See complete results HERE.
By Ken MacLeod
It was a Memorial Day victory lap for Oklahoma State and sensational sophomore Matthew Wolff Monday at Blessings Golf Club near Fayetteville, Ark. Wolff claimed the NCAA individual title with ease after his final round of 3-under left him at 10-under 278, five shots clear of Steven Fisk of Georgia Southern, who finished at 5-under playing as an individual.
The Cowboys finished 31 shots ahead of second-place Vanderbilt and will carry the No. 1 seed into Tuesday’s 7 a.m. match play quarterfinals against SMU, which defeated Clemson in a one-hole playoff for the final spot.
While the Cowboys will go for consecutive national titles for the first time in the school’s long, proud golf history, don’t overlook the other state representative. Ryan Hybl’s gritty Sooners, the 2017 champions, are in match play for the fourth consecutive year, making seniors Blaine Hale and Brad Dalke the first NCAA players from any school to compete in match play four years in a row.
The Sooners finished tied for fourth with Texas and will face the Longhorns early Tuesday in the quarterfinals Should OU and OSU advance, they would square off in the semifinals at 1 p.m.
Quade Cummins and Garett Reband each shot 74, freshman Patrick Welch, who swings crosshanded, shot 75, Hale 77 and Dalke 78 for a 12-over round of 300. Most of the Sooners got off to shaky starts but gutted out their rounds on the exceedingly difficult Blessings in windy conditions while their competition struggled as well.
“This is awesome to be back in match play,” Hale said. “For Brad and I to have competed in match play all four years really shows how consistently good the program has been. The guys before us laid the groundwork and now hopefully we have put the program on a great foundation for the guys behind us.”
“I feel like my game elevates in match play. I’ve been lucky enough to have some success in match play over the years and I’m really looking forward to tomorrow. I’m excited. OSU has been whipping everyone through these four rounds, but tomorrow is a clean slate. All that matters is what’s going on in that match at that moment.”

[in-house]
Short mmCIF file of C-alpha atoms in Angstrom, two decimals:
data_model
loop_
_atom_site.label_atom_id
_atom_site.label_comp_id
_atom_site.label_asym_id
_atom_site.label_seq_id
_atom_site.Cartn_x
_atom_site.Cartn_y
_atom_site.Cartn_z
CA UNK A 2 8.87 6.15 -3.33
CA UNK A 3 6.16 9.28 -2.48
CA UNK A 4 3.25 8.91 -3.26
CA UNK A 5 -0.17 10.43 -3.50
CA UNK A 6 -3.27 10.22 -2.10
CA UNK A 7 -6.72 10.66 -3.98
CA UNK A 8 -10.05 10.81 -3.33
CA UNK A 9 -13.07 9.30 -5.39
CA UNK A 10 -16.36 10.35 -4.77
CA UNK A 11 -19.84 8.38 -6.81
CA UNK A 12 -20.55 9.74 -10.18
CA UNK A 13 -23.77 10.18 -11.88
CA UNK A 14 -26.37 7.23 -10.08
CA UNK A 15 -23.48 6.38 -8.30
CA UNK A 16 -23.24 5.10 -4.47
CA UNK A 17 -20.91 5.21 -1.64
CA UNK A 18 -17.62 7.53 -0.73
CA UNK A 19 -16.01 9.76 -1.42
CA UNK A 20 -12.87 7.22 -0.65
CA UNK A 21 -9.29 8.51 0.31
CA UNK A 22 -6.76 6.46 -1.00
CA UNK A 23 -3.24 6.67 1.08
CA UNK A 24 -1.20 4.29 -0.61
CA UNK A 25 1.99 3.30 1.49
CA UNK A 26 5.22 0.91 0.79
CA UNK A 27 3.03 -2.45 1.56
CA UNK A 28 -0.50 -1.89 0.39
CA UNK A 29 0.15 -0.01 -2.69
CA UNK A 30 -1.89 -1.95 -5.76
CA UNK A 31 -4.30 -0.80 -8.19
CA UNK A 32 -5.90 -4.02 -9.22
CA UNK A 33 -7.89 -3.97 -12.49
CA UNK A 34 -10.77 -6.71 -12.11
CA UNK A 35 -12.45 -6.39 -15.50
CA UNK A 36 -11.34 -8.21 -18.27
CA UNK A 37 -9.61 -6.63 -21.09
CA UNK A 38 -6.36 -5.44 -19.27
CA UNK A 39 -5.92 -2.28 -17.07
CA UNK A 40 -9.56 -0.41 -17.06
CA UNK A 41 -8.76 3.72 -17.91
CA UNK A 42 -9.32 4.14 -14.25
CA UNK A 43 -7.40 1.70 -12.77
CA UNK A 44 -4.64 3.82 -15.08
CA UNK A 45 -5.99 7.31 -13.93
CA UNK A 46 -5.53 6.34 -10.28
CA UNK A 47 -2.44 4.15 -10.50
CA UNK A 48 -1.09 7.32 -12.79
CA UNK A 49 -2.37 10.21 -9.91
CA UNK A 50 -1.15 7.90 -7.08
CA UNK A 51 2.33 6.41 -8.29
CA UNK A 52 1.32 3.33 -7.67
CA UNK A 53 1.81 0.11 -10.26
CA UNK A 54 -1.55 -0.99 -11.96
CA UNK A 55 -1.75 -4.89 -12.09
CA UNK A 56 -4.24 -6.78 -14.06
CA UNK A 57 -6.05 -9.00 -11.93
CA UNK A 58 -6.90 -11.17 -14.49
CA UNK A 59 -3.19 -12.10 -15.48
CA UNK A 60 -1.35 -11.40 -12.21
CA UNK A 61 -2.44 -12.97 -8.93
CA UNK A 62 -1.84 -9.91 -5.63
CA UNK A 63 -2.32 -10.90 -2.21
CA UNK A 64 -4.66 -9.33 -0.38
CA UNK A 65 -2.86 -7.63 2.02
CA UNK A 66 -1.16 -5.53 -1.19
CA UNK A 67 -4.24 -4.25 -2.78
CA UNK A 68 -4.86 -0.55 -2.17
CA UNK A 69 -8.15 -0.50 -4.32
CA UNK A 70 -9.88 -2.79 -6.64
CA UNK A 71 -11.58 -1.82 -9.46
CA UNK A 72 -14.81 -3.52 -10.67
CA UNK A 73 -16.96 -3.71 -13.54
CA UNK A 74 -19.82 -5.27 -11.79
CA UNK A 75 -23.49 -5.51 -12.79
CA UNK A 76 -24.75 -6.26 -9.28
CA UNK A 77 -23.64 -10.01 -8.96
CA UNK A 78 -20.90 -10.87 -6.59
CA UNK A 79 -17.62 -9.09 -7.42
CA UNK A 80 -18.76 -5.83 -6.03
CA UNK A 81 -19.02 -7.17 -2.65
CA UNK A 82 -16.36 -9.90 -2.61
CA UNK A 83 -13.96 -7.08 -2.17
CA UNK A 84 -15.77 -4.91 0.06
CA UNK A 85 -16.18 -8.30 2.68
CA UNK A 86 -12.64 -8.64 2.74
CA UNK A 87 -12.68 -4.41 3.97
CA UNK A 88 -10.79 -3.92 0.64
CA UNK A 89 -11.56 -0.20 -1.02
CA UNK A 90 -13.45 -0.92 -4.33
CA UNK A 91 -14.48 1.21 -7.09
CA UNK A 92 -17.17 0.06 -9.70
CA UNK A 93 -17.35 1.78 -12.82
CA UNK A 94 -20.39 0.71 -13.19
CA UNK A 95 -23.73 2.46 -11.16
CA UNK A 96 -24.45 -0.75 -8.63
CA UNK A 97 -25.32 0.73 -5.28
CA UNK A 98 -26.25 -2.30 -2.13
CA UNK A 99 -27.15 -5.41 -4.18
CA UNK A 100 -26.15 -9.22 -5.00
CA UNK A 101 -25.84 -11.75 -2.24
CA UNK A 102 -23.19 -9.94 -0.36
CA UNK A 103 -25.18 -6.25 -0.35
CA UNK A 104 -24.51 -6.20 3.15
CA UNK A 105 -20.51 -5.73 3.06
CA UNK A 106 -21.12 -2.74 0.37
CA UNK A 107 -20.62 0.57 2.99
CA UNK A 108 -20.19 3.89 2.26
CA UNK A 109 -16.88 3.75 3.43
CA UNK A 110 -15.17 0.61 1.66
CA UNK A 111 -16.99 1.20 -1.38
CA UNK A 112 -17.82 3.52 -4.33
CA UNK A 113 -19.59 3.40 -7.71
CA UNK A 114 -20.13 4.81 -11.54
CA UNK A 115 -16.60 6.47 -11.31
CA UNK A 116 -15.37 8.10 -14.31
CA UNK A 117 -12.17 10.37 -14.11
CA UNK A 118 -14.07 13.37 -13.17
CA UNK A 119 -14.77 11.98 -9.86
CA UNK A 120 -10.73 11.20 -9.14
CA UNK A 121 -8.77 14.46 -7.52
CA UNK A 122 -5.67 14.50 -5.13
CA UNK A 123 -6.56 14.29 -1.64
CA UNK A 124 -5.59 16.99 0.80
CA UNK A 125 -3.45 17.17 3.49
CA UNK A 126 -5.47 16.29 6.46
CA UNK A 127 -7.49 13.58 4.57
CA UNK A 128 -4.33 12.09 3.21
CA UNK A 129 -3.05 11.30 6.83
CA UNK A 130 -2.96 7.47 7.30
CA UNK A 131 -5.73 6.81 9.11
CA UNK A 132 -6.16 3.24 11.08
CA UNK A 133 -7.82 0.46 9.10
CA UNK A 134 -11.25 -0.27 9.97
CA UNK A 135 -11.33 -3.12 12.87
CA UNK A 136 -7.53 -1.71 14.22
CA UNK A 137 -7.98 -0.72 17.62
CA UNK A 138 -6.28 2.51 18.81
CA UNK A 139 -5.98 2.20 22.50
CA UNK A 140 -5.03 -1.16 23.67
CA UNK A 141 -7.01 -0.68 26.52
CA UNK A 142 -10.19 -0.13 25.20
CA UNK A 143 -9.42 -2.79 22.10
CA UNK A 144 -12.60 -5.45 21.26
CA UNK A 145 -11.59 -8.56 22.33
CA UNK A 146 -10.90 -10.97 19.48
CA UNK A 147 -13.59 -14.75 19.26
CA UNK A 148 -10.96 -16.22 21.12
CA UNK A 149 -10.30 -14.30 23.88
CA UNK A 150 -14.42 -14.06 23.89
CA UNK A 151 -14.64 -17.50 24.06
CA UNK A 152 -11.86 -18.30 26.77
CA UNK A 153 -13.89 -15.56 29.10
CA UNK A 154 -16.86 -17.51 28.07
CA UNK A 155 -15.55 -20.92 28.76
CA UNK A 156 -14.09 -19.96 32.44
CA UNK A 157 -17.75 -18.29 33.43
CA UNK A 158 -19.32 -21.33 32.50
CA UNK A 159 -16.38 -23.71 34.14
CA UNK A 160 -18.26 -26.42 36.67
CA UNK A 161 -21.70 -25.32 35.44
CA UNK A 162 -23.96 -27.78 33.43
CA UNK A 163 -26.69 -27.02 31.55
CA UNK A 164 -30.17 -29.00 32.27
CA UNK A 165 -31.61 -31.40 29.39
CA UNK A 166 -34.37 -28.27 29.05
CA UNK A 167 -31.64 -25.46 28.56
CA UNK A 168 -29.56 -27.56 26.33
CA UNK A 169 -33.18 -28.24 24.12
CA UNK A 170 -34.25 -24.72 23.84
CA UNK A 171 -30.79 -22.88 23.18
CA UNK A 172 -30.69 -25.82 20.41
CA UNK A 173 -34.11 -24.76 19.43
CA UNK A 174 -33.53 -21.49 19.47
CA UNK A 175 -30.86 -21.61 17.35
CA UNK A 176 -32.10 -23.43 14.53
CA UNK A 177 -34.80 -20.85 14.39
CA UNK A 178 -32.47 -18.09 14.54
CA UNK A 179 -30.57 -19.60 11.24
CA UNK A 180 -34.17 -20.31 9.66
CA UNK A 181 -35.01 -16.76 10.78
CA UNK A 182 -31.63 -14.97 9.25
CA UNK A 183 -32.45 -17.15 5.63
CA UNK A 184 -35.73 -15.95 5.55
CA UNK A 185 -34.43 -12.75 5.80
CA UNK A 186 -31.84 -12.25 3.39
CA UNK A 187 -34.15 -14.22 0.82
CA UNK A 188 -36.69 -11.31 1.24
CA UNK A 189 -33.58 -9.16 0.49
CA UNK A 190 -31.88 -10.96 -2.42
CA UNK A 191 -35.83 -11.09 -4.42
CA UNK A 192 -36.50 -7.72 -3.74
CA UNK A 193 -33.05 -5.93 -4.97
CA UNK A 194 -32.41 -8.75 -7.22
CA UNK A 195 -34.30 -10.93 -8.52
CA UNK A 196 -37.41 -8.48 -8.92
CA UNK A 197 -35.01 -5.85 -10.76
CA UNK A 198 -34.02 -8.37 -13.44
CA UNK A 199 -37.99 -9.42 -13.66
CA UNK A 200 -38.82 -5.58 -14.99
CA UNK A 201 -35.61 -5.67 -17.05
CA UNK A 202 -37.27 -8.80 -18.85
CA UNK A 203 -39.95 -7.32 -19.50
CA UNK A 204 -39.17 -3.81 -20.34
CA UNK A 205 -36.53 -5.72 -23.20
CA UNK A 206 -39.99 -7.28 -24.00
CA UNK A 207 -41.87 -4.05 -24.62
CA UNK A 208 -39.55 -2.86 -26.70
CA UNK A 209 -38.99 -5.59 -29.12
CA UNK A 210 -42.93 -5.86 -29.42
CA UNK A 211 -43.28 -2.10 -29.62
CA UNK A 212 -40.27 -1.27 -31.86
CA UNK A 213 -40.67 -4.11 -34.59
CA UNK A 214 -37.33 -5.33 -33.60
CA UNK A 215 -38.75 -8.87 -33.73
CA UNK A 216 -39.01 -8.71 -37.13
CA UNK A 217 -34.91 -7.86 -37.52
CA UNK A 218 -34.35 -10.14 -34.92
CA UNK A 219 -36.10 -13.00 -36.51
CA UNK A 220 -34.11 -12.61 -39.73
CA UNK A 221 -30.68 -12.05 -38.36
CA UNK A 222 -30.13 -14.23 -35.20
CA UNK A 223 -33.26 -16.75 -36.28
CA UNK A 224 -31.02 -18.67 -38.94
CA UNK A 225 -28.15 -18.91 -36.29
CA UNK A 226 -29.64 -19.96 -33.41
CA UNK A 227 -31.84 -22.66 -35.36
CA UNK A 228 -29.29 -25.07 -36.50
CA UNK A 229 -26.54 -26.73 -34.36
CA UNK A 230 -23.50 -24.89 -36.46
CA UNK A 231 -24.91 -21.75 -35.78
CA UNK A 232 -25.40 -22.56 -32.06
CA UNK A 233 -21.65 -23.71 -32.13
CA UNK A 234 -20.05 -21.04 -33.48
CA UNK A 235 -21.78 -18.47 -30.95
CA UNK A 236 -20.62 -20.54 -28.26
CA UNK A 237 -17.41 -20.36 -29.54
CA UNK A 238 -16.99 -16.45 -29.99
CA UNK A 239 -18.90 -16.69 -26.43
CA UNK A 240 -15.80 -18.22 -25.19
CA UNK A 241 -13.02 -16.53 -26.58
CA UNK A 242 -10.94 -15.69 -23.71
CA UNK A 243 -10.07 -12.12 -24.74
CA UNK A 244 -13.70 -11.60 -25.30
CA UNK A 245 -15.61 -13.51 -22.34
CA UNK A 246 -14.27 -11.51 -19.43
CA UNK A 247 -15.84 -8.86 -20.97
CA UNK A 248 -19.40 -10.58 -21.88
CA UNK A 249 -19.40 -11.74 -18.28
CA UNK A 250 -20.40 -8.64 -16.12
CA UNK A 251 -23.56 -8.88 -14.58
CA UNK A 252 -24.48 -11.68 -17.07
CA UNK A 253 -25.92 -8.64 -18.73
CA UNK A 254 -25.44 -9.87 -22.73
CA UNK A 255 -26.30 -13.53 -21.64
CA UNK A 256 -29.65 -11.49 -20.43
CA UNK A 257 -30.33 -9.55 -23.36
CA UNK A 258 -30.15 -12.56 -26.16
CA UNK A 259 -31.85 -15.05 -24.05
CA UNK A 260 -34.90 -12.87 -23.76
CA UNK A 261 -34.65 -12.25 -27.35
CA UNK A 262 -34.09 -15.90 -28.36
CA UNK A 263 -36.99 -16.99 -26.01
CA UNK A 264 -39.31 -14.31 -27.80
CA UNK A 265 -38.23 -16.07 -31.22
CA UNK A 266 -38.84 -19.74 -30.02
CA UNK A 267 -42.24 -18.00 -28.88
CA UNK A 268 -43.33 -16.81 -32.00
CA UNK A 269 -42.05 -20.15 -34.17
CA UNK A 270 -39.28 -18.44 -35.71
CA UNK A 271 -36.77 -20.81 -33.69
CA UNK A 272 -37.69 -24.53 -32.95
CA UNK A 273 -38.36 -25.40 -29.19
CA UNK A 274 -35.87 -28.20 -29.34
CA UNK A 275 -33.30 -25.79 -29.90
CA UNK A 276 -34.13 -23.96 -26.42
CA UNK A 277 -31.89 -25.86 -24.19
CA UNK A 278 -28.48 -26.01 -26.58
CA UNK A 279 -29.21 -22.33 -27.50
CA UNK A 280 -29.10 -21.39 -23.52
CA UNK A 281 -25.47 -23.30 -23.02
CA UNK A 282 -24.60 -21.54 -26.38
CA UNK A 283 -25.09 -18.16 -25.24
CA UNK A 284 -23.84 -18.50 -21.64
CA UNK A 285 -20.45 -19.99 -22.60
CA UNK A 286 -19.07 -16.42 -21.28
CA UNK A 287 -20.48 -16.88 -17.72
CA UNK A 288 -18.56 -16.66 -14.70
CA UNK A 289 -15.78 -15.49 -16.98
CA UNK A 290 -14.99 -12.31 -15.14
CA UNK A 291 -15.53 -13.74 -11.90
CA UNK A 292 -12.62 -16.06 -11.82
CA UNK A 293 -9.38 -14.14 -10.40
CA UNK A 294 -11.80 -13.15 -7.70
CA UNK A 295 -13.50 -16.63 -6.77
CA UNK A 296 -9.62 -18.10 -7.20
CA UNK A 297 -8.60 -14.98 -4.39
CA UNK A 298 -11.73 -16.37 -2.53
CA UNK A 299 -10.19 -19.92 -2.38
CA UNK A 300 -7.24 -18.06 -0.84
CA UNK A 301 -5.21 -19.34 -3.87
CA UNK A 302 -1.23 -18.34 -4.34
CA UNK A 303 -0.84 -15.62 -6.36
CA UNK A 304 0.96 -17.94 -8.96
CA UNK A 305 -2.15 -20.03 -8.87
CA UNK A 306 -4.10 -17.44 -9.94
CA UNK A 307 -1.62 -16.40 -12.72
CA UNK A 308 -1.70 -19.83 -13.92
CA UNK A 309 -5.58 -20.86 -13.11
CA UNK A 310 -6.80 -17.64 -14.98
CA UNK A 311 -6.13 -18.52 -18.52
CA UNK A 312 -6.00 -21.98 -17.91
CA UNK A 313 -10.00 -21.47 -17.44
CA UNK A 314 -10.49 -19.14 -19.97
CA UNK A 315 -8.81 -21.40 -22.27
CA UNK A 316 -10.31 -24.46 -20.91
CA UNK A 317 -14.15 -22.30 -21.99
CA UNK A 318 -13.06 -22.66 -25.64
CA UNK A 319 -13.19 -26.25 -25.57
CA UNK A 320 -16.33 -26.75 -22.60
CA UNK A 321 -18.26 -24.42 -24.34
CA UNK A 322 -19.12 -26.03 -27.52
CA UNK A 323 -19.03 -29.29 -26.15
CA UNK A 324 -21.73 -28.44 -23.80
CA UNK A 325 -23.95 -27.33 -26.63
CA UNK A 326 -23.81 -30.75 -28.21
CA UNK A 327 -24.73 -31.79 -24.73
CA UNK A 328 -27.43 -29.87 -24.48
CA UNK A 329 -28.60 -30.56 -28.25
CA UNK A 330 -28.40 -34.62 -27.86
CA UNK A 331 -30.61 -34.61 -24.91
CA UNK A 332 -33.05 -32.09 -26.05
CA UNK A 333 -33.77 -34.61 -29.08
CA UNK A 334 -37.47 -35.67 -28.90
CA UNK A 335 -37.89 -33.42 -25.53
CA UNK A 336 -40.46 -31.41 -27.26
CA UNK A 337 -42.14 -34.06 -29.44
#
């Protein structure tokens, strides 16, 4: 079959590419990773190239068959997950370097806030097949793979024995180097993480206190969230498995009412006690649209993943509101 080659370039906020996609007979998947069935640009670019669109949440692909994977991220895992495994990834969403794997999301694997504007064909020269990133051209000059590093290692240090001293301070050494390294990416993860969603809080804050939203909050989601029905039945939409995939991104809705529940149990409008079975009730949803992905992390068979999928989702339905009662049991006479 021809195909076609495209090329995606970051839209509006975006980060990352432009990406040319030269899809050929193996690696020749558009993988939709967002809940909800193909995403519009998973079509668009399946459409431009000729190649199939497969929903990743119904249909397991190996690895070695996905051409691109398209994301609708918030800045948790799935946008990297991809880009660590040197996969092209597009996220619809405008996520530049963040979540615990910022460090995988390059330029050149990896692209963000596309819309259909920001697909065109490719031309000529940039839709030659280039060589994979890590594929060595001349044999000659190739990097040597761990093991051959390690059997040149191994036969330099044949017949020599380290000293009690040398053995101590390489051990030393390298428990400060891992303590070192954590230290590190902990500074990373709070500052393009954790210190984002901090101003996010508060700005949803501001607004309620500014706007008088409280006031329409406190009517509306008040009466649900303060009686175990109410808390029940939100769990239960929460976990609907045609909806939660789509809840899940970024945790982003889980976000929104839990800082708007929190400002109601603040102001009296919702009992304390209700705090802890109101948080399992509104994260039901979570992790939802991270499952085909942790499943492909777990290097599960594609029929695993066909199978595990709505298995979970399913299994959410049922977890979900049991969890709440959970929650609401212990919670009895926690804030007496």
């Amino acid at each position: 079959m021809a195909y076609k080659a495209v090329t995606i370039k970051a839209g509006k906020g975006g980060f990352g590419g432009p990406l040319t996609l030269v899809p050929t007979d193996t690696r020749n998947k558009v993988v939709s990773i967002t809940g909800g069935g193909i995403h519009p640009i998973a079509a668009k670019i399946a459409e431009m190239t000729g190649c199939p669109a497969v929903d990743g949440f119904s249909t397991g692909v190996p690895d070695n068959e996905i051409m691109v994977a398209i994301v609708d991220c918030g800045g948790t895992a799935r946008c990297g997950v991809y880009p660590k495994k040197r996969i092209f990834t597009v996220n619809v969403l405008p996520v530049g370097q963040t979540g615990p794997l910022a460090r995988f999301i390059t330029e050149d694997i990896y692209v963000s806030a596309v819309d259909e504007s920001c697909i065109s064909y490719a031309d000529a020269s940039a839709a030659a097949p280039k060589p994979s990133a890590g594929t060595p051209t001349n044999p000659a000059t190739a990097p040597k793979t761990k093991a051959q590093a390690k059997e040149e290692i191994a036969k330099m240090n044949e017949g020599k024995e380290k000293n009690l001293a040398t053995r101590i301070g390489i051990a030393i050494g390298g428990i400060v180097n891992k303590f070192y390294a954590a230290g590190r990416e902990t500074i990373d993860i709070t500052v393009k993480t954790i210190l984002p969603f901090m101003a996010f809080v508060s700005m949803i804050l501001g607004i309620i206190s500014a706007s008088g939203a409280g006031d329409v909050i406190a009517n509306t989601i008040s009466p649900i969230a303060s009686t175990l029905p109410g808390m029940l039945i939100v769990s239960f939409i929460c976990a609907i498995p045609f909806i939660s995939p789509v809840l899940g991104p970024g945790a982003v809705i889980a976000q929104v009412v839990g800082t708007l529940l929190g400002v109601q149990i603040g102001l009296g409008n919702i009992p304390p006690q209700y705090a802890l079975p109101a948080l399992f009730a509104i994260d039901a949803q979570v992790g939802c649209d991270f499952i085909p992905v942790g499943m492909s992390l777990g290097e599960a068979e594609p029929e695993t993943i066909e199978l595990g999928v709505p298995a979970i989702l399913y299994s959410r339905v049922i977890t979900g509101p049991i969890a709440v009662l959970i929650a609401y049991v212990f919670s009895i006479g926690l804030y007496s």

Hybl was emotional discussing the impact of Dalke and Hale in building OU into an elite national program, but also relieved that the Sooners regrouped and safely advanced.
“I saw a lot of ugly golf out there early,” he said. “True to our character, our guys are three or four over and they just were out there grinding their tails off. We didn’t give up too much coming down the stretch. Our guys did what they had to do and we’ve got a fighting chance.
“For Brad and Blaine, it’s special. Not just to be here four times in a row, but to actually take it all the way one time. I was walking down the fairway with Patrick and told him, hey, these big guys have got us here four times in a row, now the mantle falls to you and the younger guys. It’s just really neat to see. I’ve talked very emotionally with both those guys about what their impact and legacy means to this program.”
Wolff became the ninth individual champion for Oklahoma State and the first since Jonathan Moore in 2006. The Cowboys will be going for their 12 national championship and the Sooners will be looking for their third.
Wolff, who shot a 40 in his first nine holes Friday, like Tiger Woods did on his way to his first victory at Augusta National, made 20 birdies in the tournament to overpower the field in recording his record sixth individual victory. His 69 was equaled Monday by Hayden Wood, who played brilliantly in his final 36 holes after struggling the first two days. Viktor Hovland shot a 1-under 71 to finish tied for 15th, while senior Zach Bauchou shot 75 and tied for eighth. Austin Eckroat, who led through 36 holes, closed with a 78 but still tied for eighth as the Cowboys placed three in the top-10.
In the final round Monday, Wolff started well with birdies on holes 5 and 6. Over the four days, Wolff played holes 1-9 at 8-under-par and, after a slow start to his championship, he played his final 63 holes at 14-under par. Wolff sealed the championship with birdies on holes 10, 15 and 17 for a 3-under-par 69.
“It was certainly nice to have a front row seat to the show that Matt put on,” said OSU coach Alan Bratton, who noted that Wolff hit an 8-iron from 151 yards on one hole and from over 200 on another with his ability to change swing speeds. “He worked the ball both ways. He did a fantastic job of keeping his composure after the slow start. Hopefully that’s a lesson he’s learned and remembers the rest of his life.”
Wolff said his goal for match play is the same as stroke play. “We killed everyone and want to do the same in match play.”
“We want to be the best golf team ever,” Wolff said. “I know that’s a big statement, and we’ve had so many great teams and great players and Hall of Famers at OSU. But we have a chance to be the first to win the NCAA back-to-back and that would be a great thing. I’d love to help give that back to the school that has given me so much.”